20. Dec 9, 2008 #19

    russ_watters

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    In my example, there is no rotational component, so no centrifugal force.
     
  21. Dec 9, 2008 #20
    OK, lets get this straight; I don't like arguing with someone that I agree with. Firstly, I think your explanation is completely valid, and is virtually the same explanation as mine:

    In the following (correct) analogy:

    If you where standing on the middle object (the earth) you would see the object moving away from you, and it would look like something was pushing it away. The same thing happens when that object is in perpetual free-fall (orbit), and it is this exact same effect that we call the centripetal force, or at-least a form of it. Each part of our planet is subject to this centripetal force, and each part of it is 'trying' to escape of at a tangent. But because of the "gradiant" of the strength of the moon's gravity, the further side of the earth, and its oceans, are more effected by it, the earth as a whole is less effected, and even less effected is the ocean closer to the moon.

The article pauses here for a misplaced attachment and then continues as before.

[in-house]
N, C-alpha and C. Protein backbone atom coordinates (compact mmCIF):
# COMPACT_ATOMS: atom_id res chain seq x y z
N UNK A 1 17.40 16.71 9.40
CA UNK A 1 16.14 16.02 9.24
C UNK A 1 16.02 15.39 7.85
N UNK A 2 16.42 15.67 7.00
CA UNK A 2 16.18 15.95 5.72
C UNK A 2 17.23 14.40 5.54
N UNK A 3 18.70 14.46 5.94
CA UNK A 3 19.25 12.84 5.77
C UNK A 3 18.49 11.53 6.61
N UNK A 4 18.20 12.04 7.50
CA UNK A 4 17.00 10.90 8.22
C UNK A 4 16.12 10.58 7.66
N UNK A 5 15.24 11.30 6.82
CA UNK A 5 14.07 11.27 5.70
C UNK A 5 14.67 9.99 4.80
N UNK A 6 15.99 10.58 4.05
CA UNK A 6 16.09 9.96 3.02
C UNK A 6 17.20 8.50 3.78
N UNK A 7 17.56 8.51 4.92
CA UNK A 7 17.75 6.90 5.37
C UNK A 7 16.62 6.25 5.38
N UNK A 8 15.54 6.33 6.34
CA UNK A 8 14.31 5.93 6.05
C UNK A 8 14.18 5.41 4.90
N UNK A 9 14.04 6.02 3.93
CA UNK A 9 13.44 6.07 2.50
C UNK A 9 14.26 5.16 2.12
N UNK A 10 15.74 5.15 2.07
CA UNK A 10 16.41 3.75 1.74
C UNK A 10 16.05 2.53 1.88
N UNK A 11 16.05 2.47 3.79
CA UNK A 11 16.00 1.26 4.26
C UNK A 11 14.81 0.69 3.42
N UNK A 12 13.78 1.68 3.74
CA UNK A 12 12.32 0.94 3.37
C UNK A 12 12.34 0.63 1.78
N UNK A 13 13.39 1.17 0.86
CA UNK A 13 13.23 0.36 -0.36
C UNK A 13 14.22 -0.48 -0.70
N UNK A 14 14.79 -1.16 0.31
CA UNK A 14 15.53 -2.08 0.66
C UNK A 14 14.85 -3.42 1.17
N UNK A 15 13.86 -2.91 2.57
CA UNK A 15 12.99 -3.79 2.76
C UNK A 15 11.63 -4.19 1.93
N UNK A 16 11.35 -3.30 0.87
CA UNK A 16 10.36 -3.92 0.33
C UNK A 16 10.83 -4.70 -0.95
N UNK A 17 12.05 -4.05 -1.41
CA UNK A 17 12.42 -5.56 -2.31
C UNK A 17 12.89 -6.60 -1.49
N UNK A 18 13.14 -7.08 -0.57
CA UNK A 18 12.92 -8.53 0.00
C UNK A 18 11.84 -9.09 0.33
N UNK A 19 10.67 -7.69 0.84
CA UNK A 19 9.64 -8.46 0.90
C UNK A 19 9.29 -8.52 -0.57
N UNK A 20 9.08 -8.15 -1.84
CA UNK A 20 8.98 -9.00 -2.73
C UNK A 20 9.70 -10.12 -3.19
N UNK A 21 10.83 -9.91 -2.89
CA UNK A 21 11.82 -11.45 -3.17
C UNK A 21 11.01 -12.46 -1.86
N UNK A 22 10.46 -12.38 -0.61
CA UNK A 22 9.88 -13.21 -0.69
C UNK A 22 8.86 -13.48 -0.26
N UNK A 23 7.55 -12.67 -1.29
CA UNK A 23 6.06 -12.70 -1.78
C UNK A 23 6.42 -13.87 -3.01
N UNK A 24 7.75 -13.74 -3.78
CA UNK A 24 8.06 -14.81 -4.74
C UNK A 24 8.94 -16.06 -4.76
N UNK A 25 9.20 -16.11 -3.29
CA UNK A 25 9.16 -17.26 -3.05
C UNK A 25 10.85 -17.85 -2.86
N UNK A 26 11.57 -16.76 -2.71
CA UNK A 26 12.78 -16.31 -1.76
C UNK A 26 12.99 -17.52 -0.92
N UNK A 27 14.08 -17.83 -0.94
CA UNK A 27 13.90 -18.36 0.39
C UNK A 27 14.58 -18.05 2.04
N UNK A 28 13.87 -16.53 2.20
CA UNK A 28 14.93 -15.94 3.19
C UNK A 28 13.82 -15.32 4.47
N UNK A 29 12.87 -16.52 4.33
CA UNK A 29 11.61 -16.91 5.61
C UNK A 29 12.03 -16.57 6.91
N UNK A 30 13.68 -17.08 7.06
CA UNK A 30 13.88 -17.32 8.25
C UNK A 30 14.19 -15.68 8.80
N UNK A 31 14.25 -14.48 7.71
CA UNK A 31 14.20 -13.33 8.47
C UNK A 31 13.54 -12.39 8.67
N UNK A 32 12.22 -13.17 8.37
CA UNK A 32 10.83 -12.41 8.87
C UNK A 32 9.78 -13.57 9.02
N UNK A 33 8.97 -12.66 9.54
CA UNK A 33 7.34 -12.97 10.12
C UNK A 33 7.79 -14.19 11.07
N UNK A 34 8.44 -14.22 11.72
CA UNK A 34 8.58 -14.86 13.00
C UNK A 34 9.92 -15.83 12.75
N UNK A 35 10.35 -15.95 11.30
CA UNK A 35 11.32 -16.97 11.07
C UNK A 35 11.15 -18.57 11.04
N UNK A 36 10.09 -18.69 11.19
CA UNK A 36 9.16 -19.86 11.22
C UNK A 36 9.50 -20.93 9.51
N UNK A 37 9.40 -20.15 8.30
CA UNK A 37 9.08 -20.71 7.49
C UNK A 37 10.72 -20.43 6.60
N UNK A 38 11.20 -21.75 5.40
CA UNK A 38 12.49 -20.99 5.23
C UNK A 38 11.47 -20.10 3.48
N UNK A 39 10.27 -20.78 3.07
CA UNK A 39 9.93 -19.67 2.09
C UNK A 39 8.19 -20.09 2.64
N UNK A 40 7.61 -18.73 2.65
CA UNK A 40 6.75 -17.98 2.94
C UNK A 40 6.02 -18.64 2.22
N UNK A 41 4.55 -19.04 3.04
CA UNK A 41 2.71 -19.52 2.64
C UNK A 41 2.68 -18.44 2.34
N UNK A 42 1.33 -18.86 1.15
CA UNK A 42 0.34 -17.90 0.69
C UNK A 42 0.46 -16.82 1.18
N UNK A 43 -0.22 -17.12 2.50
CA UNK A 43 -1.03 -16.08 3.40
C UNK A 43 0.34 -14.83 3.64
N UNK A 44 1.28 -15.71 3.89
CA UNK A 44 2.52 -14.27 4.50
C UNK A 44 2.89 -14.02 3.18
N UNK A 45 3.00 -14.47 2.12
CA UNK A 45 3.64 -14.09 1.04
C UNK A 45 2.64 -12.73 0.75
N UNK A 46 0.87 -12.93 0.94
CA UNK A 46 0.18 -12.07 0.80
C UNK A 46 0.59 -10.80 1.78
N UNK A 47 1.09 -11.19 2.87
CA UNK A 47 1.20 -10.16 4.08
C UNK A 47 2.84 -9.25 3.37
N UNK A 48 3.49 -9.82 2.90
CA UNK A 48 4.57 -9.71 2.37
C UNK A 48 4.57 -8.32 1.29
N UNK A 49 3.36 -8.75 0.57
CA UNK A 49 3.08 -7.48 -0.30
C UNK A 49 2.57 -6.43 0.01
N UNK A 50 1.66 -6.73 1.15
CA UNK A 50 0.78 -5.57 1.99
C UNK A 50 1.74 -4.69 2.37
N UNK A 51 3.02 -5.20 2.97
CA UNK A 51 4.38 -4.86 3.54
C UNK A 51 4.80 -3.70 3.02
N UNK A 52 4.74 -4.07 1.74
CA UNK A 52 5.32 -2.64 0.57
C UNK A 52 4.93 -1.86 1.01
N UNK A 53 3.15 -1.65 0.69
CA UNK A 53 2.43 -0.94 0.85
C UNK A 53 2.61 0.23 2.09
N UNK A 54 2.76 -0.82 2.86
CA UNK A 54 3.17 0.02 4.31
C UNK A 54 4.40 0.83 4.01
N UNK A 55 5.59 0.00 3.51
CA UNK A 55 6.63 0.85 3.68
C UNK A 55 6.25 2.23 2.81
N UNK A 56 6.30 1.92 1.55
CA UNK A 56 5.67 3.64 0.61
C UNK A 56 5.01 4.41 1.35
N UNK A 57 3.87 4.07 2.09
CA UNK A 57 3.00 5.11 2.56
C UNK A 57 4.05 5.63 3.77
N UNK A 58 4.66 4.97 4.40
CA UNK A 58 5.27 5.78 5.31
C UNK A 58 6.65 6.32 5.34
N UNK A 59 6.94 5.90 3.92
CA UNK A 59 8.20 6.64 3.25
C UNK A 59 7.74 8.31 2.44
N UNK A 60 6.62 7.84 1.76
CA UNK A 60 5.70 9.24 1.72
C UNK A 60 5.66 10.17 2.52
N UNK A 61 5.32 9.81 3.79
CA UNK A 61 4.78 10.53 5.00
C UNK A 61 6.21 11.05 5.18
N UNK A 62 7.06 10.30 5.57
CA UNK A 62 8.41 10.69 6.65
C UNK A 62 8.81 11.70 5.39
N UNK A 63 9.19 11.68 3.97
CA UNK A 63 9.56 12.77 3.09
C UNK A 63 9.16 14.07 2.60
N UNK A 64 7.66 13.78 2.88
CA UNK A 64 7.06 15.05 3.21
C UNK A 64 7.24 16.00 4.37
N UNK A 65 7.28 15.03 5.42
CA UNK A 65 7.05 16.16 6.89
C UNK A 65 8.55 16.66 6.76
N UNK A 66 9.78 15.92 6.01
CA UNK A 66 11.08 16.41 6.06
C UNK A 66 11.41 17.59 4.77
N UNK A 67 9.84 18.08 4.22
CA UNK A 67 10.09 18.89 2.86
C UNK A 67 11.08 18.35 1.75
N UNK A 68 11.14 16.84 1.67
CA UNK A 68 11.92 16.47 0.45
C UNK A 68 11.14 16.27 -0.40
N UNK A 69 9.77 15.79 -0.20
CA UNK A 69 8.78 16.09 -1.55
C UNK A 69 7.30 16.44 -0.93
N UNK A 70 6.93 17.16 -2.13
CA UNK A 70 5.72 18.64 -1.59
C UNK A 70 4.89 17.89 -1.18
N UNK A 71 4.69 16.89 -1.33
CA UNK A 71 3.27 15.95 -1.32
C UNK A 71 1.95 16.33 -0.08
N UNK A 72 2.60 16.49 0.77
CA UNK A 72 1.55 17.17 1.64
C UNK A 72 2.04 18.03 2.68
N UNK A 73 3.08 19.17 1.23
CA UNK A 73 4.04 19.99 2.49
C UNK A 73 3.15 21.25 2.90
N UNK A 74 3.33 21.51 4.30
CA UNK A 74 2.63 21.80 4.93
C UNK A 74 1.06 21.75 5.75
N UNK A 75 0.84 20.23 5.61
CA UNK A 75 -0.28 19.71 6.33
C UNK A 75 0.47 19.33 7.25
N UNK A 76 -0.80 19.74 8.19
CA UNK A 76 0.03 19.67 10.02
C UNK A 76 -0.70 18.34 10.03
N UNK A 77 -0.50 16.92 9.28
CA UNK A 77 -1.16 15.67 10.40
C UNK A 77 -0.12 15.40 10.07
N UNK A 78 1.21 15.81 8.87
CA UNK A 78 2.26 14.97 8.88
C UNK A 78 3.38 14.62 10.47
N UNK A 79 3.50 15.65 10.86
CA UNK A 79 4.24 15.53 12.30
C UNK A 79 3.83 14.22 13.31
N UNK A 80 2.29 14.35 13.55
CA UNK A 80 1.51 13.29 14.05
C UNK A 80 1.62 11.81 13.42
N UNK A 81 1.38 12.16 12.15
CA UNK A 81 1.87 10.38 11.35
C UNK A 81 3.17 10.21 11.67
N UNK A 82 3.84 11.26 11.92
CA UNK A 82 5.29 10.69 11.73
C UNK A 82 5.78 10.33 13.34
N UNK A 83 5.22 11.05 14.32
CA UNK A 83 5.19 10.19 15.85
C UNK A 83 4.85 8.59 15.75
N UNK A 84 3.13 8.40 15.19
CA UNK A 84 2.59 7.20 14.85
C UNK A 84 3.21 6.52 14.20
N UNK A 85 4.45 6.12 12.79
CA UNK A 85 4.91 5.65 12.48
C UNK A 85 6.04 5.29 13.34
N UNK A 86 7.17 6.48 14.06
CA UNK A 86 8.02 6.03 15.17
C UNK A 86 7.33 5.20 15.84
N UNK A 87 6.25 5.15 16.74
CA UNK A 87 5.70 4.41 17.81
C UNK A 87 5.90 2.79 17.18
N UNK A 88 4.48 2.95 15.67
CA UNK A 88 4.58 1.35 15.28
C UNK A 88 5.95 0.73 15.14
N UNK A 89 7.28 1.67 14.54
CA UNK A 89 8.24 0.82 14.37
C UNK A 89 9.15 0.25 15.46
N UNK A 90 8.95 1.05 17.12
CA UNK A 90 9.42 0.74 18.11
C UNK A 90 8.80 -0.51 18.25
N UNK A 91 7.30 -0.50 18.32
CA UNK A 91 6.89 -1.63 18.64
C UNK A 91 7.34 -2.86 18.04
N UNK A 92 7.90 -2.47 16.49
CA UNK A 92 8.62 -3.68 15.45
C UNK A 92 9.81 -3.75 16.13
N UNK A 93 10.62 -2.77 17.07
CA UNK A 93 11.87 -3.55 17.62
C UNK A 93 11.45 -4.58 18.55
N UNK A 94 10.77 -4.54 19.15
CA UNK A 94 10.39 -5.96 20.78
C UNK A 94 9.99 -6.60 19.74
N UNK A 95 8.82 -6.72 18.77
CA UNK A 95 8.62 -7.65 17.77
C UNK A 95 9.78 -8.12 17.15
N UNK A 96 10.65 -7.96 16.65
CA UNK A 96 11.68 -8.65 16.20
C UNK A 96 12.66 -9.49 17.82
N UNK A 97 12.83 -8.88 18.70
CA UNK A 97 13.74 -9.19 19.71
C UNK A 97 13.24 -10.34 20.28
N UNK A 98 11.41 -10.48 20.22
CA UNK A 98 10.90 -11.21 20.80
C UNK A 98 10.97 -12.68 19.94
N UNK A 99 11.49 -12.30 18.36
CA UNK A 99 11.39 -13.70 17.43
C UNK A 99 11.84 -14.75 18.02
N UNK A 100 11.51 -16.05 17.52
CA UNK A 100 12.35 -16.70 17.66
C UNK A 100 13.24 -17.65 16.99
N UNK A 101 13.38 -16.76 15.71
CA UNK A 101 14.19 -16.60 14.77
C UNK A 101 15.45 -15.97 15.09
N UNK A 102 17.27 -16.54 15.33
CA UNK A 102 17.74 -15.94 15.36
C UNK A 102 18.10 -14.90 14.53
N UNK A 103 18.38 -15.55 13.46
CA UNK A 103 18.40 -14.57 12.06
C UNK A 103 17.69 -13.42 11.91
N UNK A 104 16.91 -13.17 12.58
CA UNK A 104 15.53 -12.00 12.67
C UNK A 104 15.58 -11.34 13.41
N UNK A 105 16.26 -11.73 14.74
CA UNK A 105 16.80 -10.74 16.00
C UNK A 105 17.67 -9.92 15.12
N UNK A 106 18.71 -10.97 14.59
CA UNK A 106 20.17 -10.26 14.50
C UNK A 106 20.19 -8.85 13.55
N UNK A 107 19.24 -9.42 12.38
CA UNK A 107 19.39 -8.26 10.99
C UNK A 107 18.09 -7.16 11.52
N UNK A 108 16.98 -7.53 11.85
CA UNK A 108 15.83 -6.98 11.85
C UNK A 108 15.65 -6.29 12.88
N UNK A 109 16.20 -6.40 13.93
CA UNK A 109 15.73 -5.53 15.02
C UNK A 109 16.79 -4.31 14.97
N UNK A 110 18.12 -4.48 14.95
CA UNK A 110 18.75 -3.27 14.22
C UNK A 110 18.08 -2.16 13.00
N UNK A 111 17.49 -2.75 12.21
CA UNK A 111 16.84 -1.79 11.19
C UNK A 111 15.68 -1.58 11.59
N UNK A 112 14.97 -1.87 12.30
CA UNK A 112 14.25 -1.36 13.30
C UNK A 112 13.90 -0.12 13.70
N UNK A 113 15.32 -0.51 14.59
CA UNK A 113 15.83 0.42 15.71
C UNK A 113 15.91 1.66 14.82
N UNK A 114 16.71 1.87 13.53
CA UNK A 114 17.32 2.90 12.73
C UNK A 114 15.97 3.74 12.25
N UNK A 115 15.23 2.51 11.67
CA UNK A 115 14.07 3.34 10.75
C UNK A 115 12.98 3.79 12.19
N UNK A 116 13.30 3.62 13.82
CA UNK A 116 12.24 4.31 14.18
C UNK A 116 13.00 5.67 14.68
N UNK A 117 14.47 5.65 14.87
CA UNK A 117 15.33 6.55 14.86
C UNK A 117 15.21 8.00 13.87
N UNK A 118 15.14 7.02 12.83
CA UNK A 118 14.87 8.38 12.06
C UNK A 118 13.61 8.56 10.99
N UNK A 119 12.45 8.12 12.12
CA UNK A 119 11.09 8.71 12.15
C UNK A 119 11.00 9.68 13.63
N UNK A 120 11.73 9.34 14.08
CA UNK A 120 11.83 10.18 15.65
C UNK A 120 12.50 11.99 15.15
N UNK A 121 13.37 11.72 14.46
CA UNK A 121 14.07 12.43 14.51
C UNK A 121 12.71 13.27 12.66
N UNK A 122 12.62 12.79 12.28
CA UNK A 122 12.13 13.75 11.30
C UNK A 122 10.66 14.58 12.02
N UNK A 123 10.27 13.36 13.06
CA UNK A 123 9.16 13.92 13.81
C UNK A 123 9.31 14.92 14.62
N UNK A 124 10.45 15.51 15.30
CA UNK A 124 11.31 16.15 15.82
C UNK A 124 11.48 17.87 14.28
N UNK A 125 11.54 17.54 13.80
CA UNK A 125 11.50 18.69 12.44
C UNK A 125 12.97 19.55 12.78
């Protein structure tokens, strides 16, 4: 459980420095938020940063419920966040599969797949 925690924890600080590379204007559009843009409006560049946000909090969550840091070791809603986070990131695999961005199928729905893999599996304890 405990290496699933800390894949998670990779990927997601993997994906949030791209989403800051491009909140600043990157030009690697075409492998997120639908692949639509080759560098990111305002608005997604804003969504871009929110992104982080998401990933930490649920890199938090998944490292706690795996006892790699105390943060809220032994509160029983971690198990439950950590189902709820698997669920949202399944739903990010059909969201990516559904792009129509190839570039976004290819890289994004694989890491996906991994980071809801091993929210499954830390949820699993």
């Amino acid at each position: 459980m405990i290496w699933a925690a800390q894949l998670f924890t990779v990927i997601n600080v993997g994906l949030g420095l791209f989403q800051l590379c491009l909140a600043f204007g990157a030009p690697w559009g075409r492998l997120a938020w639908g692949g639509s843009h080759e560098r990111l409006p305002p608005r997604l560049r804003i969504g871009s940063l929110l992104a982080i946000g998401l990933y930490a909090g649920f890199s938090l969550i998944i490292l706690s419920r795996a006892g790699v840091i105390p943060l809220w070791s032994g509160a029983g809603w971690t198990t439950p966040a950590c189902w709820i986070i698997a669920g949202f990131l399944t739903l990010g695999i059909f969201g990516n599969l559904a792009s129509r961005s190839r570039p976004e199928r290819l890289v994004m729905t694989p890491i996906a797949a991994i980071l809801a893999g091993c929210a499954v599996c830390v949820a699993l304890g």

I think you are all correct, and I know that the gradient of the moons gravitational strength on the earth is part of the explanation of the tides. But it is the tendency for the parts of the earth to keep on going in a straight line that causes the bulge:

    If the barycentre of the earth-moon was directly in the centre of the earth, then there would be no tide on the far side of the earth, because the earth would not be orbiting around anything, and would not be subject the the water at the far side of the earth would not have the initial velocity to bulge out away from the barycentre.

    I hope this ends our discussion.

    Thanks - George

    edit: This agrees with me as well: http://oceanlink.island.net/oinfo/tides/tides.html
     
    Last edited: Dec 9, 2008